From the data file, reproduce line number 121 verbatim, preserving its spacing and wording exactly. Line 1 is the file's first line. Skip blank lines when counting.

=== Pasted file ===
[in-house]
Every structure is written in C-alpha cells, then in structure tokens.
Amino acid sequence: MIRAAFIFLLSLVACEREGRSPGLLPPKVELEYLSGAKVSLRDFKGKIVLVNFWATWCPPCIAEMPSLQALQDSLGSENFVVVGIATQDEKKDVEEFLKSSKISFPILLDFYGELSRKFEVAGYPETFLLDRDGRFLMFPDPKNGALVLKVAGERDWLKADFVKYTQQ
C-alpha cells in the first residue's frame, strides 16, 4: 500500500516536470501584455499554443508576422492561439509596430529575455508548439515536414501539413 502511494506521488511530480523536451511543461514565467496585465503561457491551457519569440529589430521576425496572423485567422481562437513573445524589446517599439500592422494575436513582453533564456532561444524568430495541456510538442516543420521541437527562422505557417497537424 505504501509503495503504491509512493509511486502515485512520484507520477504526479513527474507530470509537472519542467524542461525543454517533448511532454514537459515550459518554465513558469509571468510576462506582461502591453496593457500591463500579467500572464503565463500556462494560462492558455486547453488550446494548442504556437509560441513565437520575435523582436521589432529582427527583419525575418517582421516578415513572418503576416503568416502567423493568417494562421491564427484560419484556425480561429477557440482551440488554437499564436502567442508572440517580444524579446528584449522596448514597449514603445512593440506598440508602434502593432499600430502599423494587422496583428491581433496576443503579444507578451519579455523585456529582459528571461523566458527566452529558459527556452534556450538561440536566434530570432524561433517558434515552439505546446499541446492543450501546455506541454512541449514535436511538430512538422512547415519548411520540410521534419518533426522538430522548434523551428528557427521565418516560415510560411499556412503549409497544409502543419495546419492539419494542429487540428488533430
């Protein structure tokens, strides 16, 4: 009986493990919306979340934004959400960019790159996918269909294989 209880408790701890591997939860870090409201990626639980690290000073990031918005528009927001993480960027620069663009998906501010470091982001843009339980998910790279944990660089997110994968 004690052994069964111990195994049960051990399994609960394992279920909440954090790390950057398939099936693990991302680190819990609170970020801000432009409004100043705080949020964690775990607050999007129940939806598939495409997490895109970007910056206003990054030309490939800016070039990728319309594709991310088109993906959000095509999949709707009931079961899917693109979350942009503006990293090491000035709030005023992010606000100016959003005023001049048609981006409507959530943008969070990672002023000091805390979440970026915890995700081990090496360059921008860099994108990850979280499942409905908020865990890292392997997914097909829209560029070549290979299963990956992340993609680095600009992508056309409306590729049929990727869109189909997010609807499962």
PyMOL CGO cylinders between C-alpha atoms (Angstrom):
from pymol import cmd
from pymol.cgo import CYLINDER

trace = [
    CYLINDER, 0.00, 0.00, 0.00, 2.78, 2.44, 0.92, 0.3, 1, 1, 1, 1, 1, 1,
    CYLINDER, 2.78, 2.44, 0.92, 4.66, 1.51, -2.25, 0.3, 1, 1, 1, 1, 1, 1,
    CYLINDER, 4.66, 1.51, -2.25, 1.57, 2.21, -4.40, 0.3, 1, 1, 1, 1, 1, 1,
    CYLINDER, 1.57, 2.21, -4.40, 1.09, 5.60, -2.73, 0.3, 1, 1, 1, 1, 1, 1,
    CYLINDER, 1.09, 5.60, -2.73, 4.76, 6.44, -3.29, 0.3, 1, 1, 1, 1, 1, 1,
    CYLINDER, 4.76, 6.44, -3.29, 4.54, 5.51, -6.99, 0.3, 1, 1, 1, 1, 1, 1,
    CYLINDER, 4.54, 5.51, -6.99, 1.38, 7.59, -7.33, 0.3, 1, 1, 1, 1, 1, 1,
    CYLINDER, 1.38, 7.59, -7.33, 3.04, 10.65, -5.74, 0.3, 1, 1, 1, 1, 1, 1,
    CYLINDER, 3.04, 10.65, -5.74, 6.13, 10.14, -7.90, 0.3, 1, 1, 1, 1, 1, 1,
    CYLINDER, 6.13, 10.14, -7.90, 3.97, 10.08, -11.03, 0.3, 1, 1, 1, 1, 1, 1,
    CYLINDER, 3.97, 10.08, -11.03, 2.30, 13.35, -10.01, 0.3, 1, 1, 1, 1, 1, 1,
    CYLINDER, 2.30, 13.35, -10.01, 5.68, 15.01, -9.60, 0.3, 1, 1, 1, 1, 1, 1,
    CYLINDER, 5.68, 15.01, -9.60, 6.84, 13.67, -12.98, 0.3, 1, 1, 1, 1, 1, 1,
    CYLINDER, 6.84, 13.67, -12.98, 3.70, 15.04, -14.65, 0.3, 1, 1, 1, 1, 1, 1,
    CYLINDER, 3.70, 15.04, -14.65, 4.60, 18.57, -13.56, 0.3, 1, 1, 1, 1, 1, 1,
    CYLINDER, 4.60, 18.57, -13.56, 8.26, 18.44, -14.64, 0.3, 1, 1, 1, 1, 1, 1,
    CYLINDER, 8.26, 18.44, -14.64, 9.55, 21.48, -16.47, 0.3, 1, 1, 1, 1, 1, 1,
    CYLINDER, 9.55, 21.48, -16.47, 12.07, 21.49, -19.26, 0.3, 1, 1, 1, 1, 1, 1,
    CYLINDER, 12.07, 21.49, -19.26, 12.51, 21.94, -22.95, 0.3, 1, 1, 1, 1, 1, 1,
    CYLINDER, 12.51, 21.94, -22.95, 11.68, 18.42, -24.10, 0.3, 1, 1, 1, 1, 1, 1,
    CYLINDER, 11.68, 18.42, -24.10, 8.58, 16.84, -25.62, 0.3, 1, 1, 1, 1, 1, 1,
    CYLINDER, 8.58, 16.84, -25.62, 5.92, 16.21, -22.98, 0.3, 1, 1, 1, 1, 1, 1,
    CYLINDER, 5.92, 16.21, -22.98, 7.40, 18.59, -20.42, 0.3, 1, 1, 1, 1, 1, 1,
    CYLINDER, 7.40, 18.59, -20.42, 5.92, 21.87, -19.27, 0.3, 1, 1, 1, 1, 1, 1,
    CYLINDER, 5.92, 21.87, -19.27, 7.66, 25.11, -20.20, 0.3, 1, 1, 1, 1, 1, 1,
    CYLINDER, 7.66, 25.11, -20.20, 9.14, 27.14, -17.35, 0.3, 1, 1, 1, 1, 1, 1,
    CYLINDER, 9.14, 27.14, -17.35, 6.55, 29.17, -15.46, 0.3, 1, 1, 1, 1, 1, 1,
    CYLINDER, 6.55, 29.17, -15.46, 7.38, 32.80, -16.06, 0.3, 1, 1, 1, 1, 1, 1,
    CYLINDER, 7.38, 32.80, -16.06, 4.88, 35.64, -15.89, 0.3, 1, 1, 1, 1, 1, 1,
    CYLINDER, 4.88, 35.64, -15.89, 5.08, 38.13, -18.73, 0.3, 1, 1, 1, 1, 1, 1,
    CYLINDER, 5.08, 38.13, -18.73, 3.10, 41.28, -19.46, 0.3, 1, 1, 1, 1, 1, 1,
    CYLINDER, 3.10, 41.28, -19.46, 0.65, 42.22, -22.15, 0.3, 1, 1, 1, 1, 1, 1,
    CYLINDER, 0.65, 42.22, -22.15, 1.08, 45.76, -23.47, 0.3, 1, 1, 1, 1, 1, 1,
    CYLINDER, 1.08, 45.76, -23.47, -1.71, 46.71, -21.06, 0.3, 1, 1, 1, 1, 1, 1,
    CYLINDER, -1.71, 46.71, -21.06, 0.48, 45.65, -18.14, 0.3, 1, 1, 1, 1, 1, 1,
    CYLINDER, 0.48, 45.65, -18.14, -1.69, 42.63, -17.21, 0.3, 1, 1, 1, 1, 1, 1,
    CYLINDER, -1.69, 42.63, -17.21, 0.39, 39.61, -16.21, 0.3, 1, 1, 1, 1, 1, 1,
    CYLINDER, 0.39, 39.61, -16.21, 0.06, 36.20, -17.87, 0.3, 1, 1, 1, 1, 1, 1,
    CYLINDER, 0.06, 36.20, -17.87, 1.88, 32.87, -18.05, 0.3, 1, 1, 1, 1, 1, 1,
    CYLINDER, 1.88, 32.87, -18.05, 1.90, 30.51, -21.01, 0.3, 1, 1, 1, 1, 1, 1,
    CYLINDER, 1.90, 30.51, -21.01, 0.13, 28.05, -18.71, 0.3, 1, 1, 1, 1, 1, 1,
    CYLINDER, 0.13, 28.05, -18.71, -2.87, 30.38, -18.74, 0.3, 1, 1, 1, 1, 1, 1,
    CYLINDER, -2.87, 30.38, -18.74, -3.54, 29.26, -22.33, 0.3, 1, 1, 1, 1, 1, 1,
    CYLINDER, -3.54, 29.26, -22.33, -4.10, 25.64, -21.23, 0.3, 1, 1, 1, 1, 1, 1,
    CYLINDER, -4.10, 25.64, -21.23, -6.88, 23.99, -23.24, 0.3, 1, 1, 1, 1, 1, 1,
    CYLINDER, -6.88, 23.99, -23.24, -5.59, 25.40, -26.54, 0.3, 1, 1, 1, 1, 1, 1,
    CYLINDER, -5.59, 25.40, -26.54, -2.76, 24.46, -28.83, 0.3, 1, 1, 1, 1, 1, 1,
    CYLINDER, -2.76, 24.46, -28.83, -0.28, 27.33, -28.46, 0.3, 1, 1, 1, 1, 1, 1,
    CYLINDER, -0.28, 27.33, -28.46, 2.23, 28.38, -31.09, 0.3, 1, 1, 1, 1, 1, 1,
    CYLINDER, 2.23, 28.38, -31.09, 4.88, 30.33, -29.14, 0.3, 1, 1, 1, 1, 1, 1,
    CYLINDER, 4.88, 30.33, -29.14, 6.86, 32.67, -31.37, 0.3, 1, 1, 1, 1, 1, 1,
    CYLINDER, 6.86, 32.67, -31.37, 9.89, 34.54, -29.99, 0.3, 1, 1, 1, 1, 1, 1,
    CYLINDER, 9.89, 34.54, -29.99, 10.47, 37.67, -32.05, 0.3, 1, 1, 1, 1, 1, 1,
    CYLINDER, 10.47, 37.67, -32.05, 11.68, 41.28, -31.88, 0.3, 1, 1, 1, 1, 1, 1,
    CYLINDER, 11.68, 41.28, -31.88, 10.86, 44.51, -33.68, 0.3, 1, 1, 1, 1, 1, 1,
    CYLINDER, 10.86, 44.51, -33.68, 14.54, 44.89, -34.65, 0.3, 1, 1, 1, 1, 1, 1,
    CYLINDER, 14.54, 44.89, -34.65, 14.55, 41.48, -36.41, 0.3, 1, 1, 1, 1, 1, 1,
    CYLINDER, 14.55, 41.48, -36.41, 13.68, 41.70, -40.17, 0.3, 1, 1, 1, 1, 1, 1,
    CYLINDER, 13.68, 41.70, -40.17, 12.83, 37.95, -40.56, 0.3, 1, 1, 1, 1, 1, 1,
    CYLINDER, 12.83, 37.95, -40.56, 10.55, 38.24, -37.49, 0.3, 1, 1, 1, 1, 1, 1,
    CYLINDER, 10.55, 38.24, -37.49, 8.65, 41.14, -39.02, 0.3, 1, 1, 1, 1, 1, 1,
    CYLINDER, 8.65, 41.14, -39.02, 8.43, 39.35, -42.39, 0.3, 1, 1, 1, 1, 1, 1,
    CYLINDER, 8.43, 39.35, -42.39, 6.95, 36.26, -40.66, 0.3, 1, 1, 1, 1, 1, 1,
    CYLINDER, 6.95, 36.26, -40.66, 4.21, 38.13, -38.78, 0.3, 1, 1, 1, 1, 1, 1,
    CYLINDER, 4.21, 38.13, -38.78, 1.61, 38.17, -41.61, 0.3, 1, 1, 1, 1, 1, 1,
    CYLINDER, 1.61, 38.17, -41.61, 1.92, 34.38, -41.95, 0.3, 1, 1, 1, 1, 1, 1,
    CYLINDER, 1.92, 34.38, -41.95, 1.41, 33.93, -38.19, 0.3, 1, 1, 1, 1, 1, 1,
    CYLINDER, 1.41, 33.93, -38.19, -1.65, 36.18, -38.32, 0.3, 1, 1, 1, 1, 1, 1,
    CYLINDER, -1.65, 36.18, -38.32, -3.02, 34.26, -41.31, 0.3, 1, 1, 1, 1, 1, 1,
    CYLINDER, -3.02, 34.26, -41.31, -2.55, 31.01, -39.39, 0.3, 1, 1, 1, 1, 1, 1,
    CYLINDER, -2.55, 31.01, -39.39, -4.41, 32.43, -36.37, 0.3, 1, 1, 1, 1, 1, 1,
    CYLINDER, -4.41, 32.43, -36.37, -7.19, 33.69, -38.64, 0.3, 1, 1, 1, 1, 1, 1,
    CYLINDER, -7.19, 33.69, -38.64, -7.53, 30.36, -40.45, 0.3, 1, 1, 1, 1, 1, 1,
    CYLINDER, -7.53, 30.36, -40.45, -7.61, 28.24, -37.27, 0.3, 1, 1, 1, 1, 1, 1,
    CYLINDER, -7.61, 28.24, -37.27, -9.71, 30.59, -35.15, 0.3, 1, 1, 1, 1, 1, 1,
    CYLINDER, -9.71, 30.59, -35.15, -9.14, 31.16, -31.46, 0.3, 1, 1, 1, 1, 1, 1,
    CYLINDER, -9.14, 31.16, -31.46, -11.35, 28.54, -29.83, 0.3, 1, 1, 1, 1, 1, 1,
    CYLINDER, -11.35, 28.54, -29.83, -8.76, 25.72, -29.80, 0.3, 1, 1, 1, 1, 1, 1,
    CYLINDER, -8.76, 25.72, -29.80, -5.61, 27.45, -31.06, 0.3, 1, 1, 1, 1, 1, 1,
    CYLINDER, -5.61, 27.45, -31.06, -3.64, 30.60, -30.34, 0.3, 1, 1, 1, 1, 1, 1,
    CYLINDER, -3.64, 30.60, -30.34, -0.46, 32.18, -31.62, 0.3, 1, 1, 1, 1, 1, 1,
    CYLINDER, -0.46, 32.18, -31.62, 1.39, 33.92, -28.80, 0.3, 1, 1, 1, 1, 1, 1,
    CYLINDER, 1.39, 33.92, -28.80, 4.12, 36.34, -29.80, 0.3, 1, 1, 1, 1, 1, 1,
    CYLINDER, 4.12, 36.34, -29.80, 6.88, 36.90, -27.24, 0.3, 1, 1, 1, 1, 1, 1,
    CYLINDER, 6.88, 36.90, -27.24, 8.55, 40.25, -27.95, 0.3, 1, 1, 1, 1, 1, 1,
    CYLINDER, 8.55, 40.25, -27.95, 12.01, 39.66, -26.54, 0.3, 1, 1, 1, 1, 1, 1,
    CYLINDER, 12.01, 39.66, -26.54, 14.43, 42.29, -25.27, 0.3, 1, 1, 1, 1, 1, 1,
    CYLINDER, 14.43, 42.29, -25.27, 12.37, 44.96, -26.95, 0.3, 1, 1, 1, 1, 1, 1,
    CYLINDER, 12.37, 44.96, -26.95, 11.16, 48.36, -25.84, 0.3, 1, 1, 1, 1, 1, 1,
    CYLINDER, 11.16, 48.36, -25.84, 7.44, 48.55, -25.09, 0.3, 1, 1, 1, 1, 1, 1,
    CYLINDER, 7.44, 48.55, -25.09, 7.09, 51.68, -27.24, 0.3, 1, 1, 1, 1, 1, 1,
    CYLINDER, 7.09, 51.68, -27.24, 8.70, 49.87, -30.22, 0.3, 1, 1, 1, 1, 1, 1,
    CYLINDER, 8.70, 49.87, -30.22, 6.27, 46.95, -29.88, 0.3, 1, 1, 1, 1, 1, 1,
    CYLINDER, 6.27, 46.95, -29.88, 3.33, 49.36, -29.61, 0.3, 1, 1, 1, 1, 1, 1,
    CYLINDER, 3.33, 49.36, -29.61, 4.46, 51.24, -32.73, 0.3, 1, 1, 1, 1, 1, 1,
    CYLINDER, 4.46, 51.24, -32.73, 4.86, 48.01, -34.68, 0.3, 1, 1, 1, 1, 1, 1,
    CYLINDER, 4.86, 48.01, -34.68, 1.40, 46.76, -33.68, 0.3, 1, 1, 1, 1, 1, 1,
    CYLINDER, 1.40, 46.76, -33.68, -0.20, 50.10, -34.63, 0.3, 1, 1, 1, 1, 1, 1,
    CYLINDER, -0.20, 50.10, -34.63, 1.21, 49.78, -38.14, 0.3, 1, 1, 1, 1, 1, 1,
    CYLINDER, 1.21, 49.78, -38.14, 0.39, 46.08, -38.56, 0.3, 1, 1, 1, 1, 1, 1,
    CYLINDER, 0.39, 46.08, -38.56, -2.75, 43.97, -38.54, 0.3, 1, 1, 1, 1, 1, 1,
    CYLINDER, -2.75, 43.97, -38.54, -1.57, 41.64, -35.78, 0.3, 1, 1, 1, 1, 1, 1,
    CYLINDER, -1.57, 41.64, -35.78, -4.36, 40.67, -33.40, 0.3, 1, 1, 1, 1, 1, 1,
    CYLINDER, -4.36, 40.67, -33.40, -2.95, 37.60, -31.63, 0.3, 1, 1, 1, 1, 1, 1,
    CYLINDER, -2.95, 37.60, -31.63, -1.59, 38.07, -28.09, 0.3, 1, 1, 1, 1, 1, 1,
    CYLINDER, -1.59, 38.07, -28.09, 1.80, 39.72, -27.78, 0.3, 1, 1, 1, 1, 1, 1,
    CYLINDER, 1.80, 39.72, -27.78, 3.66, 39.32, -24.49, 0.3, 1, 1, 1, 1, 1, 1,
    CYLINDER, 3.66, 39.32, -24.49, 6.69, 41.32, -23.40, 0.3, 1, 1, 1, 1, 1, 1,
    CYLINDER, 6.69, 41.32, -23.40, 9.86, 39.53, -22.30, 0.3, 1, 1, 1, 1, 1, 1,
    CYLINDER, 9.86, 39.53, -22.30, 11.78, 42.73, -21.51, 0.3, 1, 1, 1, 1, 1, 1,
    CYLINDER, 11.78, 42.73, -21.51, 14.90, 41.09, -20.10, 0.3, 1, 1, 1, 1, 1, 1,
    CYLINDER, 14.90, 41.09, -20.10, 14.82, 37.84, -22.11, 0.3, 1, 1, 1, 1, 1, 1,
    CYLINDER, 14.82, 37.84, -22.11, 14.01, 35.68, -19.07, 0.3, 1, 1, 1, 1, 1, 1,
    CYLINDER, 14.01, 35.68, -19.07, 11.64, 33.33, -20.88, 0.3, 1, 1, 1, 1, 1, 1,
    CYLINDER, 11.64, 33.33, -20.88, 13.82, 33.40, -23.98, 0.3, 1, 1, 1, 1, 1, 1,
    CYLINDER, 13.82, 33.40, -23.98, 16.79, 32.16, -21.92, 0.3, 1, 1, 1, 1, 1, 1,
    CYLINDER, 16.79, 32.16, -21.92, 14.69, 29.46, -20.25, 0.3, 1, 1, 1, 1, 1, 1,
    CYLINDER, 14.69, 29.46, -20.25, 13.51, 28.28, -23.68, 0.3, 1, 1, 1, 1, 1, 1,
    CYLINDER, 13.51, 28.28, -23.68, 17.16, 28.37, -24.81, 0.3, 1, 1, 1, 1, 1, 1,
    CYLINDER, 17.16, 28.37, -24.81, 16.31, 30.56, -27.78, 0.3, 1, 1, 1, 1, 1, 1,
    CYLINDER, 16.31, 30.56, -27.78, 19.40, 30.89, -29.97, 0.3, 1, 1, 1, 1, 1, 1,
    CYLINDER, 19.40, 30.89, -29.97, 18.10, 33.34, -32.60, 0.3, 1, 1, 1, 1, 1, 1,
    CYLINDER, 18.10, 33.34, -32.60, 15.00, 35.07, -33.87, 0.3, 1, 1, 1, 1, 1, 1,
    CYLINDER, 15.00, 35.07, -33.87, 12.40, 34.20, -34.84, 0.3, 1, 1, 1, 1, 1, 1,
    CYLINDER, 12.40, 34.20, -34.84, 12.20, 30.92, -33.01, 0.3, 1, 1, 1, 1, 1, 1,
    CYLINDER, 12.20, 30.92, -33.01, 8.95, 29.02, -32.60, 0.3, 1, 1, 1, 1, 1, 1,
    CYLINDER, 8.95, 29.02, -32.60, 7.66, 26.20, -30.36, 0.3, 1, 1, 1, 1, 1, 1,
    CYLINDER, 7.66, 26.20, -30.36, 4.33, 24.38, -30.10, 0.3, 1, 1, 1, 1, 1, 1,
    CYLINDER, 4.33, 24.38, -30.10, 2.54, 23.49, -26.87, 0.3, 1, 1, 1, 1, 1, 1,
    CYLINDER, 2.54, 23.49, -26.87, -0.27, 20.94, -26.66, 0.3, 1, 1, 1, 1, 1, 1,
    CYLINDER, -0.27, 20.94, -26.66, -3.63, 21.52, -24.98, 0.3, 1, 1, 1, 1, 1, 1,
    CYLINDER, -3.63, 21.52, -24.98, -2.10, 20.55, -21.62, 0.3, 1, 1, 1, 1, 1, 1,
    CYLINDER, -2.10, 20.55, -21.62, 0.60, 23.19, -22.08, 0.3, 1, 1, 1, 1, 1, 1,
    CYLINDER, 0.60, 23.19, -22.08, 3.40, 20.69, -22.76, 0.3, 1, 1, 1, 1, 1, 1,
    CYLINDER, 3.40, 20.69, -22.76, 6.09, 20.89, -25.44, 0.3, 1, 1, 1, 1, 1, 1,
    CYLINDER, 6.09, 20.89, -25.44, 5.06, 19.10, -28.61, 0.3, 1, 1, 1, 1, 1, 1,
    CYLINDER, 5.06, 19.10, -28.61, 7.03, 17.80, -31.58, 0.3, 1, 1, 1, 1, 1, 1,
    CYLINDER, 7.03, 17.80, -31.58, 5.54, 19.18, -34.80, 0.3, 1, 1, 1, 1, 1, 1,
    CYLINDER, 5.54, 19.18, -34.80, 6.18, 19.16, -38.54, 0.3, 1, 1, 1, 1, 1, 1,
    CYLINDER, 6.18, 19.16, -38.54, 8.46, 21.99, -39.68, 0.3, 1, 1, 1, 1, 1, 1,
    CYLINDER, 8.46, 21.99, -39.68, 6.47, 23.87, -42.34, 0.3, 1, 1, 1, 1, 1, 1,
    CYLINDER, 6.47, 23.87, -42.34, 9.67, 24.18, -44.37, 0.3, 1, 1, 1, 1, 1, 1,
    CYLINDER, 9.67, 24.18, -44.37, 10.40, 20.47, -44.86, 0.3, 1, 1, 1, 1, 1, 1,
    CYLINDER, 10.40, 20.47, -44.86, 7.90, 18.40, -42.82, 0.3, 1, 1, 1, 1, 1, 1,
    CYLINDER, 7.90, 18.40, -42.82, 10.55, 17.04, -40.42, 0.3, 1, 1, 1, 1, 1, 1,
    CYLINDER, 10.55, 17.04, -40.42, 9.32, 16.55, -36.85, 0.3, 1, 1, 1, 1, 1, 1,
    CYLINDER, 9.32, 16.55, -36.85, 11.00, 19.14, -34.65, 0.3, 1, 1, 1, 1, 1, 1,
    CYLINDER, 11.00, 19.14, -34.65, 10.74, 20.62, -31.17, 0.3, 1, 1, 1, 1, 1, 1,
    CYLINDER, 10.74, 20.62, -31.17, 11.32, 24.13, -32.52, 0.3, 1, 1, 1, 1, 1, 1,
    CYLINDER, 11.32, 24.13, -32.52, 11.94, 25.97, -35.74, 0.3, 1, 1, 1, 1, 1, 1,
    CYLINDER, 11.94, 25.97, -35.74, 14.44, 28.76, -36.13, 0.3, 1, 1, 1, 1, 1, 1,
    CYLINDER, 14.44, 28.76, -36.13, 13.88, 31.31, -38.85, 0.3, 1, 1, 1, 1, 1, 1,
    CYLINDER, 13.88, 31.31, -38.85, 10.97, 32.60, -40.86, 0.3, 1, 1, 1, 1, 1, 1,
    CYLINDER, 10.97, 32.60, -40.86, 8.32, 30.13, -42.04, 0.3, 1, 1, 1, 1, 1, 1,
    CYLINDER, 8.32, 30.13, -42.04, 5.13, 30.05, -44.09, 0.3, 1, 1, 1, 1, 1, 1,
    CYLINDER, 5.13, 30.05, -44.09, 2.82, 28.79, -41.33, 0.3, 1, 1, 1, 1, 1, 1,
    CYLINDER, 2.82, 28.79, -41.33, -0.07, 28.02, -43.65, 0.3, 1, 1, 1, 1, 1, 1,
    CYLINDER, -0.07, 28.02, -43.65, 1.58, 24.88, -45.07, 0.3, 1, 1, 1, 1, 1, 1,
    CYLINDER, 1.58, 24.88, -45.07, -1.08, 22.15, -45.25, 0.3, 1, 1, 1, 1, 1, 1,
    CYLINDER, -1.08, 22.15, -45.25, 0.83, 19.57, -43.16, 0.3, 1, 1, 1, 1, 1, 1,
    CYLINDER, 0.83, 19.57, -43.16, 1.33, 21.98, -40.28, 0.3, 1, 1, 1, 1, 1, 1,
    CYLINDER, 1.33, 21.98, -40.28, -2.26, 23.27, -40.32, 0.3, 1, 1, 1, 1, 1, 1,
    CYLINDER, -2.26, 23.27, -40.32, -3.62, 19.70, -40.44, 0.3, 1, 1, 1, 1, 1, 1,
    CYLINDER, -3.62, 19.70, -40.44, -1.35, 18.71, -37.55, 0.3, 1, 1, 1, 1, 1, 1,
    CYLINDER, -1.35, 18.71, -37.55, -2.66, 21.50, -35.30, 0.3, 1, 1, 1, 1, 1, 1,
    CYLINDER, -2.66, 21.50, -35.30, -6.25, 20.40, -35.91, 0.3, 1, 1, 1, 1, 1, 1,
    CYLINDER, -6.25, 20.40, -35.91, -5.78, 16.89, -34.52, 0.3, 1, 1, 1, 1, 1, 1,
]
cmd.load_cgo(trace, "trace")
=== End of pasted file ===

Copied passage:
    CYLINDER, 14.90, 41.09, -20.10, 14.82, 37.84, -22.11, 0.3, 1, 1, 1, 1, 1, 1,